Imitating the Child with Autism: A Strategy for Early Intervention?Jane Lidstone1*, Mirko Uljarevic1, Hilary Kanaris1, Julie Mullis2, Laura Fasoli1 and Susan Leekam1
- *Corresponding Author:
- Dr. Jane Lidstone
Department of Psychology, Durham University
Science Laboratories, South Road
Durham, DH1 3LE, United Kingdom
Tel: +44 (0) 191 334 3243
Fax: +44 (0) 191 334 3241
E-mail: [email protected]
Received date: December 23, 2013; Accepted date: January 27, 2014; Published date: February 03, 2014
Citation: Lidstone J, Uljarevic M, Kanaris H, Mullis J, Fasoli L, et al. (2014) Imitating the Child with Autism: A Strategy for Early Intervention? Autism 4:124. doi:10.4172/2165-7890.1000124
Copyright: © 2014 Lidstone J, et al. This is an open-access article distributed under the terms of the Creative Commons Attribution License, which permits unrestricted use, distribution, and reproduction in any medium, provided the original author and source are credited.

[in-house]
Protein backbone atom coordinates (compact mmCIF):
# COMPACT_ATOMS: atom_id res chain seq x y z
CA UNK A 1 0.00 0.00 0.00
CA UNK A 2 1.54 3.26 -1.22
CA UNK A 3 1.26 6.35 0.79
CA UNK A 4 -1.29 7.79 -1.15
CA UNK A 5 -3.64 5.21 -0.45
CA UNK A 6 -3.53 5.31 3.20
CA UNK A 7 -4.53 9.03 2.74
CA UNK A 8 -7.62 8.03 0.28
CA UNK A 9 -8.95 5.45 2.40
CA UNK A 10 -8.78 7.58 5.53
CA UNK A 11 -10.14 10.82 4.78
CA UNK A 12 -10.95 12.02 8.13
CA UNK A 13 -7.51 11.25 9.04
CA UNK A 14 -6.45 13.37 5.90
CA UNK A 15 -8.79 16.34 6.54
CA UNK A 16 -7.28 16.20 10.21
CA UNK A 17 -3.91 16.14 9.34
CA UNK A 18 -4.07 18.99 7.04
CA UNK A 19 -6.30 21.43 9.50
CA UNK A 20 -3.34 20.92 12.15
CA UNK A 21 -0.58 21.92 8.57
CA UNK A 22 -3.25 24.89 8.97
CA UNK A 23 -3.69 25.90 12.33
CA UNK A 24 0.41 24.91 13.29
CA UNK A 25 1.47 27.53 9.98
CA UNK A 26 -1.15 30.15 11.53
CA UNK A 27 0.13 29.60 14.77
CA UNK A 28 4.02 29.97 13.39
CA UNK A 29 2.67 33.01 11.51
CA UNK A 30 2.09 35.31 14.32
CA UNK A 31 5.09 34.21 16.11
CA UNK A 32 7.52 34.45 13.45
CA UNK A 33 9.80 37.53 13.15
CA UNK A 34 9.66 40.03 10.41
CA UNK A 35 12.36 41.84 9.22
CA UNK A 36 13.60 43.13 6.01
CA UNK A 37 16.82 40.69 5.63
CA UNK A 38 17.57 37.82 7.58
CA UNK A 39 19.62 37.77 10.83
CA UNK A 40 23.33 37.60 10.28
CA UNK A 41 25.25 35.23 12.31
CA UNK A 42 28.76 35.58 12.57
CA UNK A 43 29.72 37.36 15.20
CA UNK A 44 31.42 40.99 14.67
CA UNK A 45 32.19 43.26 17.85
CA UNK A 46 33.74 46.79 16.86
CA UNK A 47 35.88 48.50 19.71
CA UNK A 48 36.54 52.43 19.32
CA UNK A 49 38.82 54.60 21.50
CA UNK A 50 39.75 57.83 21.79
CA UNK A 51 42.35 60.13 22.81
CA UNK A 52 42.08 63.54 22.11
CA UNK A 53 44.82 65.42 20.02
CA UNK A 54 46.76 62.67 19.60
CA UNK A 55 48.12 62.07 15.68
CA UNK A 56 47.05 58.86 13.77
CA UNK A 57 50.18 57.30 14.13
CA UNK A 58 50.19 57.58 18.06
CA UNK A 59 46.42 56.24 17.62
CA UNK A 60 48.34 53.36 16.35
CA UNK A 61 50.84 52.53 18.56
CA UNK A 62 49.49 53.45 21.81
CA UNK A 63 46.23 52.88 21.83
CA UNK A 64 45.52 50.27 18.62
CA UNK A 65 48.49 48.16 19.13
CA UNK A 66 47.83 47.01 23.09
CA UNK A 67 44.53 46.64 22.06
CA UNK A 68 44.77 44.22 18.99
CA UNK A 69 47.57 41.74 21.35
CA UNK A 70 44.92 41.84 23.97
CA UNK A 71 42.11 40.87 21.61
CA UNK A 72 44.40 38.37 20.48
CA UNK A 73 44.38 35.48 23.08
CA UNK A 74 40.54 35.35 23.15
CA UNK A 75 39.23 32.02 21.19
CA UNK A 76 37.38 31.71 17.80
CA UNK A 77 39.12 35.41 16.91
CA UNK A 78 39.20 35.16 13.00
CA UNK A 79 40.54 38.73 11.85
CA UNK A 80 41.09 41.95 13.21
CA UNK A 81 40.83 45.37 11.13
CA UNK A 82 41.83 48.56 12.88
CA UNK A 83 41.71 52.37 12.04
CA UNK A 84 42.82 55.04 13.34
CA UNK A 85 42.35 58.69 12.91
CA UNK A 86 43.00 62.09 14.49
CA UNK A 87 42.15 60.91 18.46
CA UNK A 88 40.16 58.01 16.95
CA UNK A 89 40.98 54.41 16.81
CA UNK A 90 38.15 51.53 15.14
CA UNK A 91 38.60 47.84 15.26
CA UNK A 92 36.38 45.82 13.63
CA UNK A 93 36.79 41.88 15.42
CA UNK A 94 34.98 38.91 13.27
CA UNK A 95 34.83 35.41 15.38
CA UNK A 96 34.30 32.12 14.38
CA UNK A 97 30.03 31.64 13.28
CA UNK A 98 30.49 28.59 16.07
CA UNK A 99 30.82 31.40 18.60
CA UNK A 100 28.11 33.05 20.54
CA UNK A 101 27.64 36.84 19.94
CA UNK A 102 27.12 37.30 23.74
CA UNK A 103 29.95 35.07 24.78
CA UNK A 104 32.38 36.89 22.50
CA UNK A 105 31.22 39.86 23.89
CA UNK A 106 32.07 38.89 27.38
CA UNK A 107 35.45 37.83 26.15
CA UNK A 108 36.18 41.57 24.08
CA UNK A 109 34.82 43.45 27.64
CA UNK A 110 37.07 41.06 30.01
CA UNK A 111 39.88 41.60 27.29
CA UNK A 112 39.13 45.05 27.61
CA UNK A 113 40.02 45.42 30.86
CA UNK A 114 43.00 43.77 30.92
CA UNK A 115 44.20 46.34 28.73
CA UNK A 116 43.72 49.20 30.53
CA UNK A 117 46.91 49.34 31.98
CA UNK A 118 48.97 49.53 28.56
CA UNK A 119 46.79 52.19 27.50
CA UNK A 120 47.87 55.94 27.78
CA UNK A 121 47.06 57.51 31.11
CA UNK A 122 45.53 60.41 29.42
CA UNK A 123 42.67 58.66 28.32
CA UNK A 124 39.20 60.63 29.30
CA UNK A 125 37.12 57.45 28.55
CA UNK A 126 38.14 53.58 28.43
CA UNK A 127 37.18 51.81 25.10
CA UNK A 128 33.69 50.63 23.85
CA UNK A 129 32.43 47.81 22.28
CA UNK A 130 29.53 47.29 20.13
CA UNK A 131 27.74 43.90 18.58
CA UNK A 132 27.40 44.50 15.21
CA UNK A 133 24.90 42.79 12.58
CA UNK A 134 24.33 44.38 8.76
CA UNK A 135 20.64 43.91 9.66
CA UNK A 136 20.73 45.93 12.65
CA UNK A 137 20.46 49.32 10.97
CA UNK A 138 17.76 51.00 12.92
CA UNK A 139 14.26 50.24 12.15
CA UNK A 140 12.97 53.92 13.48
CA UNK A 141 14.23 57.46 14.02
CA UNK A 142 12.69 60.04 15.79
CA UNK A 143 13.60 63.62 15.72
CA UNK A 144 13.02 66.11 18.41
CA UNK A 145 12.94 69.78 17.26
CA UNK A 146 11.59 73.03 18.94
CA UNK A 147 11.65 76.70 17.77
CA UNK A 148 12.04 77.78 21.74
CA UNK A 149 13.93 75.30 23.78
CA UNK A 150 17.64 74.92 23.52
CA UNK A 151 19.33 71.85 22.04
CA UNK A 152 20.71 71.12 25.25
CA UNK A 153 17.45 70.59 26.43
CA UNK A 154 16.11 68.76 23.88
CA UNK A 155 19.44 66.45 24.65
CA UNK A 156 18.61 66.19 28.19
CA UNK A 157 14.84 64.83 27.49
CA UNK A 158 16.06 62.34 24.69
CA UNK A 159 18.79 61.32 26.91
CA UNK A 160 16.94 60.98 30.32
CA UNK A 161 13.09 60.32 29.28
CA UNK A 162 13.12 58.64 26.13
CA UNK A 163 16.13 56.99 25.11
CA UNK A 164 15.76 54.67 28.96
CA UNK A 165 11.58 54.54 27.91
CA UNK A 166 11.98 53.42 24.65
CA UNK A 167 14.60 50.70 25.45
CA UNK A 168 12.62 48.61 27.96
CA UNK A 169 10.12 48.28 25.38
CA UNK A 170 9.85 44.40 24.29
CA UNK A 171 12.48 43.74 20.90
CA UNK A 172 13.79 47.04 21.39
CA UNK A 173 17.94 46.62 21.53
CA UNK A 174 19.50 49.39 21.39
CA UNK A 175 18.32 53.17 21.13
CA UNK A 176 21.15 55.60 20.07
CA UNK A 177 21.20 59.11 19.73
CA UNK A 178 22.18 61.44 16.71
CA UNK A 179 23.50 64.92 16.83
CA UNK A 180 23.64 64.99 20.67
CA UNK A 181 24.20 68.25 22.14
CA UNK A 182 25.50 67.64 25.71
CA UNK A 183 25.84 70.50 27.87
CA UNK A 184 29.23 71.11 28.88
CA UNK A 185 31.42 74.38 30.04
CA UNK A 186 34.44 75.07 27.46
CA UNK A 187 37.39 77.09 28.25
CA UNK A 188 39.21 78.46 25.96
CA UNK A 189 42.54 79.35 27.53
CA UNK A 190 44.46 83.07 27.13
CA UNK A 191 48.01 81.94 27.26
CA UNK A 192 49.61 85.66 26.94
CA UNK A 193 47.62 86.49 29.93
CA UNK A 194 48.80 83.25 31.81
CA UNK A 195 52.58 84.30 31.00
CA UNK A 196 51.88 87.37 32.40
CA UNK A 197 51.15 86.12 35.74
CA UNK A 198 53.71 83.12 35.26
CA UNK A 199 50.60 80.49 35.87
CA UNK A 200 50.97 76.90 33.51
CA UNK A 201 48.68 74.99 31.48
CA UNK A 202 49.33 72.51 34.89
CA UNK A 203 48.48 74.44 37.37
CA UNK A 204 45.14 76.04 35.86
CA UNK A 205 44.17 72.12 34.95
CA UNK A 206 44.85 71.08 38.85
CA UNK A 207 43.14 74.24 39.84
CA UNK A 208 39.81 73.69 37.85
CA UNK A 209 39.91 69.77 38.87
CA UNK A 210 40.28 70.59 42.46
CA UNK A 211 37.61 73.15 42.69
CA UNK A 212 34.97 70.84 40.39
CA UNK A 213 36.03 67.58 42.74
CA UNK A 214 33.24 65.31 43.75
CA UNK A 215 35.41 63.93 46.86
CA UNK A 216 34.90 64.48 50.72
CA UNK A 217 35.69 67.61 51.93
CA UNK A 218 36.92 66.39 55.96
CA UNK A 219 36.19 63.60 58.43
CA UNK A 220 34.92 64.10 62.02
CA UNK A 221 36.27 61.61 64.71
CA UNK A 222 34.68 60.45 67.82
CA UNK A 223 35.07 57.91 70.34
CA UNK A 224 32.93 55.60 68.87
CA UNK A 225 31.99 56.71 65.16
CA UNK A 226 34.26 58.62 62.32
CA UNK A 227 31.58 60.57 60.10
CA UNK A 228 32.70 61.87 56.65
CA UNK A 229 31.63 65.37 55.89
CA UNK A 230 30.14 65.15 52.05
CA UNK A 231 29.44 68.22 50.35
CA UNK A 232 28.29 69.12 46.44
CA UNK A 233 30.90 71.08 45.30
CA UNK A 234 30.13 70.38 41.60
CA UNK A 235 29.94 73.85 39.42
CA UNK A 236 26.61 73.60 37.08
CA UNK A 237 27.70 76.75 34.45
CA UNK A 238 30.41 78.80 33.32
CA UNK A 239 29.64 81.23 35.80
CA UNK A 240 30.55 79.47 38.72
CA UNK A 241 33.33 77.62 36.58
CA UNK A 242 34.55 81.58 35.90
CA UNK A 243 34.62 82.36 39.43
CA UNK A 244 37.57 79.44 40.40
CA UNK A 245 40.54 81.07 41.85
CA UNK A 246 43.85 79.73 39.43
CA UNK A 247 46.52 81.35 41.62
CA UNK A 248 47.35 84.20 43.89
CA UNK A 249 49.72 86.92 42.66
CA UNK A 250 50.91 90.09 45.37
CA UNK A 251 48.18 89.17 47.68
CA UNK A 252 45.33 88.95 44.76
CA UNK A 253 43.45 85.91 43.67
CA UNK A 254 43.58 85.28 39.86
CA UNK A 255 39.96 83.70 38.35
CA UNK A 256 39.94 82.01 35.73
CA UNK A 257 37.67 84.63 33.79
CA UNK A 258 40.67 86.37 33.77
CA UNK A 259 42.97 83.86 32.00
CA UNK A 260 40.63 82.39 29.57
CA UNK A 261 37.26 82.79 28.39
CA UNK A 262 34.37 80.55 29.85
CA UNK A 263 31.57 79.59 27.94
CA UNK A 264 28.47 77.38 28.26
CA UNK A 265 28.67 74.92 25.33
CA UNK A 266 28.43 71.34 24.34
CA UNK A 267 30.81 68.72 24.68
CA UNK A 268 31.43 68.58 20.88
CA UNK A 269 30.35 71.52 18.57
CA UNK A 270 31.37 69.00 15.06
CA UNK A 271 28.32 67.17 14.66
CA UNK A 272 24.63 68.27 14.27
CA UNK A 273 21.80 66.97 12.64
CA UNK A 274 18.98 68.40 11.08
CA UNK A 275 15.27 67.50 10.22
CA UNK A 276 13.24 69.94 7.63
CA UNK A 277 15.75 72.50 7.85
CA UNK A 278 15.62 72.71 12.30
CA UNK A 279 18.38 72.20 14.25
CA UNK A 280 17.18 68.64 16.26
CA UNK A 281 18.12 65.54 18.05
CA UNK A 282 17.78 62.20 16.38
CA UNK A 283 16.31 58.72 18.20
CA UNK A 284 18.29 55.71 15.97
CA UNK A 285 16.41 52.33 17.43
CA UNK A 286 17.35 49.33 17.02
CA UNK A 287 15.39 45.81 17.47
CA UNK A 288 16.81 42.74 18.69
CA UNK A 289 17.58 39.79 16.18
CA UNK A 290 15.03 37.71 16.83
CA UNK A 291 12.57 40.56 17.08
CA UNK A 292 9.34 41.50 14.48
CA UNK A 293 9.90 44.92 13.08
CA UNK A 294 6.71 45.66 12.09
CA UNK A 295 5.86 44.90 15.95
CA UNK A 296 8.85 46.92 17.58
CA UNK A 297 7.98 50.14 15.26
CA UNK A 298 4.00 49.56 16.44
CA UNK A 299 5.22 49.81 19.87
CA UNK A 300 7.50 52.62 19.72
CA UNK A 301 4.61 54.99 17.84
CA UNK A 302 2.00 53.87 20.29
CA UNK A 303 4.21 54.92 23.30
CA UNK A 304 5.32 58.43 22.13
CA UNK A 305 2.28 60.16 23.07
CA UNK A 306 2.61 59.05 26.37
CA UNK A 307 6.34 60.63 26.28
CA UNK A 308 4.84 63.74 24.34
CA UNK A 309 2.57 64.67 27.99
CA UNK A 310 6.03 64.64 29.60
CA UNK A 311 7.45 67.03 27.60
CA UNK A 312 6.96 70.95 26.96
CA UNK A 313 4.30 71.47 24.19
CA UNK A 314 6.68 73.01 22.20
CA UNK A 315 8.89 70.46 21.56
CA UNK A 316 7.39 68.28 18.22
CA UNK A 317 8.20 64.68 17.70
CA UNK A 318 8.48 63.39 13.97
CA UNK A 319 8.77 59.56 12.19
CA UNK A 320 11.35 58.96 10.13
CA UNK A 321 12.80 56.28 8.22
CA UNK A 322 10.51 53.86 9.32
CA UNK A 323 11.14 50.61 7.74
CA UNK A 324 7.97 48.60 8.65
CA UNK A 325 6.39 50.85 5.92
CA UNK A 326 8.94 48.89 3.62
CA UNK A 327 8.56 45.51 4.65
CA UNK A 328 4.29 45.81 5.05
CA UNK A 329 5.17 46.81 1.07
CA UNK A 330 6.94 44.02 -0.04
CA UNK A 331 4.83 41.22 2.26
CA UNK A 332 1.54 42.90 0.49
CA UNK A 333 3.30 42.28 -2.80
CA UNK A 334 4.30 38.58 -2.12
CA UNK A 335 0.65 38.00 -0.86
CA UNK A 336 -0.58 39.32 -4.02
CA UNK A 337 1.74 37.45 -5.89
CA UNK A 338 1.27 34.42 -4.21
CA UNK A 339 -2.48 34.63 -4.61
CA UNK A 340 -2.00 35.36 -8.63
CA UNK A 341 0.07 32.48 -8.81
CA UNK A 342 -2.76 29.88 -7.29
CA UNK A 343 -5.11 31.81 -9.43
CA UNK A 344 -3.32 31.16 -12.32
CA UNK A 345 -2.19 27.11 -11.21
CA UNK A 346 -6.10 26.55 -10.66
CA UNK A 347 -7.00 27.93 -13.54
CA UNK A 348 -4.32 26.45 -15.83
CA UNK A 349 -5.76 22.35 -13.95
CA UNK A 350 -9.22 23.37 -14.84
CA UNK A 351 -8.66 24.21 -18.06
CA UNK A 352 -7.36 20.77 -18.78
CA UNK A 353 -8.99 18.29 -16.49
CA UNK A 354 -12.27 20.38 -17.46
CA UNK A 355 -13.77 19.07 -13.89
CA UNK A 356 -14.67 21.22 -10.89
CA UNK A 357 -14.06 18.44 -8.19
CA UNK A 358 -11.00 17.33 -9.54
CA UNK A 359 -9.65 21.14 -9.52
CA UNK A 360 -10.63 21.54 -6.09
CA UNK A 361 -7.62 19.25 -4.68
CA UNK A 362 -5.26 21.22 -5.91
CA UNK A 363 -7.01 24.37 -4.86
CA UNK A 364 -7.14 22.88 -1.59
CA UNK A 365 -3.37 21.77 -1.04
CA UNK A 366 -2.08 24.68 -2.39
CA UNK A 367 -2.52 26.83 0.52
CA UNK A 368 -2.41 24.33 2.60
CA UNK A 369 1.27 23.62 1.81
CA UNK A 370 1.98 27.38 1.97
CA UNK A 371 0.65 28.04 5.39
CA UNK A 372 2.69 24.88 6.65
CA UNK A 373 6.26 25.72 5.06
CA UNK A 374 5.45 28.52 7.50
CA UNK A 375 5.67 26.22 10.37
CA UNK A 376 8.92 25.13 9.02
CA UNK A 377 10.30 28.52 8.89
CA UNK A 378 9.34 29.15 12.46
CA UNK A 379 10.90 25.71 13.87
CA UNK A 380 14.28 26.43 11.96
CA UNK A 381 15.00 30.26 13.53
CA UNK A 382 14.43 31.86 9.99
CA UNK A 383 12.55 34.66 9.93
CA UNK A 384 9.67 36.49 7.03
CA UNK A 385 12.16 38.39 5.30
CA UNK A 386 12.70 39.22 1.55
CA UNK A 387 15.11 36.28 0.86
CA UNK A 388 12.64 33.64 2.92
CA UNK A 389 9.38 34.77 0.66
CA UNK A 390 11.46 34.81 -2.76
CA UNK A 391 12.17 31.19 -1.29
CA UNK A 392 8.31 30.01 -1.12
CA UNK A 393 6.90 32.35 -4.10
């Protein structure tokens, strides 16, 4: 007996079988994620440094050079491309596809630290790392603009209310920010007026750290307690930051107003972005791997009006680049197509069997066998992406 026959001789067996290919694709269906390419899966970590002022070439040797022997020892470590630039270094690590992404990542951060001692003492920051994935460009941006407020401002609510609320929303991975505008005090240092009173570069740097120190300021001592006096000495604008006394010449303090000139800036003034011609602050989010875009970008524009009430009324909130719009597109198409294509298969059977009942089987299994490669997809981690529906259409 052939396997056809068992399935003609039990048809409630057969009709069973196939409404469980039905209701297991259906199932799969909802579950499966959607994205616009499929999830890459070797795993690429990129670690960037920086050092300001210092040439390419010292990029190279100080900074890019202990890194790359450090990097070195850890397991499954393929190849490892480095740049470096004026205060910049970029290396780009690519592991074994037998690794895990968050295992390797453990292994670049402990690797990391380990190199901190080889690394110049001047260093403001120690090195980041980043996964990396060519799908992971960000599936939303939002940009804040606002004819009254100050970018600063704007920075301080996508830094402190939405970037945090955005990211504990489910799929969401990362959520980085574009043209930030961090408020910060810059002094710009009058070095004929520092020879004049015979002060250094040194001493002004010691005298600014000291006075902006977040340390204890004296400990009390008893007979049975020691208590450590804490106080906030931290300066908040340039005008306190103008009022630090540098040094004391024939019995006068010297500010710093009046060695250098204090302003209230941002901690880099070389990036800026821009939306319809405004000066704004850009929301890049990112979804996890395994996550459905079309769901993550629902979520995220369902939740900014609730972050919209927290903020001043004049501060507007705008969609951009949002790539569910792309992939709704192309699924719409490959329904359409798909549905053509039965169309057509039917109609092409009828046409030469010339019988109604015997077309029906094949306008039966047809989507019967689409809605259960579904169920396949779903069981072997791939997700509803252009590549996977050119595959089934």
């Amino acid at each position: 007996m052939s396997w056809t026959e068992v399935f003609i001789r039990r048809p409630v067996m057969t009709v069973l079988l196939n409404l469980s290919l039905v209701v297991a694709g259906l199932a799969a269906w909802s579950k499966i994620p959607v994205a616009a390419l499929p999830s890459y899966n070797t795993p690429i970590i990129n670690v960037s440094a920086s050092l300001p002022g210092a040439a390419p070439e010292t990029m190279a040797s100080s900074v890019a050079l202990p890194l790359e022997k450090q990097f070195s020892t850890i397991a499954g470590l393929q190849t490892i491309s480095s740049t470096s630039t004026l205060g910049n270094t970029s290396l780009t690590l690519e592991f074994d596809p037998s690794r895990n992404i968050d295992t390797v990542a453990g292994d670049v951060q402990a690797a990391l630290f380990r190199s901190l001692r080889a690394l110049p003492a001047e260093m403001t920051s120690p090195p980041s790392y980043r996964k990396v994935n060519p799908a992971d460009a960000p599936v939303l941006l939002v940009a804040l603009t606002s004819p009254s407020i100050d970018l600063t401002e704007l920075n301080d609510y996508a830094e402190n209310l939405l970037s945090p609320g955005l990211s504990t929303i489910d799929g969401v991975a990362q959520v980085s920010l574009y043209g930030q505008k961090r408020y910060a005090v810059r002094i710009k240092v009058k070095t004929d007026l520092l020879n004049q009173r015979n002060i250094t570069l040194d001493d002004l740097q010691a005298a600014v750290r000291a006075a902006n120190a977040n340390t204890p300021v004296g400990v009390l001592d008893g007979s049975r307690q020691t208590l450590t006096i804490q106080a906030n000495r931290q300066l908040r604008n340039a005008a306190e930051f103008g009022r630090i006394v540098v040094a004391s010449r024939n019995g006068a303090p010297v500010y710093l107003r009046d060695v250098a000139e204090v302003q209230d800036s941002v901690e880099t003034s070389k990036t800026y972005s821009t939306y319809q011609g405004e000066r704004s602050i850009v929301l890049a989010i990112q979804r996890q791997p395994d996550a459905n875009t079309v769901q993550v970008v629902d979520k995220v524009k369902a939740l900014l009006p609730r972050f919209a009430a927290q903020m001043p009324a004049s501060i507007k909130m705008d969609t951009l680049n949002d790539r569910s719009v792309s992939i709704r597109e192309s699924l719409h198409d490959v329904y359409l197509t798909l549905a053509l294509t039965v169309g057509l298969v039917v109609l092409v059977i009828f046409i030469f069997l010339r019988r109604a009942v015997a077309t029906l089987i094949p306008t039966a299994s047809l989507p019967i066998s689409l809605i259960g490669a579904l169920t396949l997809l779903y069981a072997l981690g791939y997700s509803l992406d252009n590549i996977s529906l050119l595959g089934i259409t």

Research indicates that imitation is a promising strategy for early intervention with children who have autism. Using a single case design we studied the effectiveness of an established imitation-based intervention, Intensive Interaction, for two 3-year-olds with autism. Outcome measures were the propensity to give social attention during imitation sessions and during free play with a researcher. Social attention did not increase over the course of the intervention phase for either child or during free play with the researcher. Thus, there was no evidence of intervention effectiveness.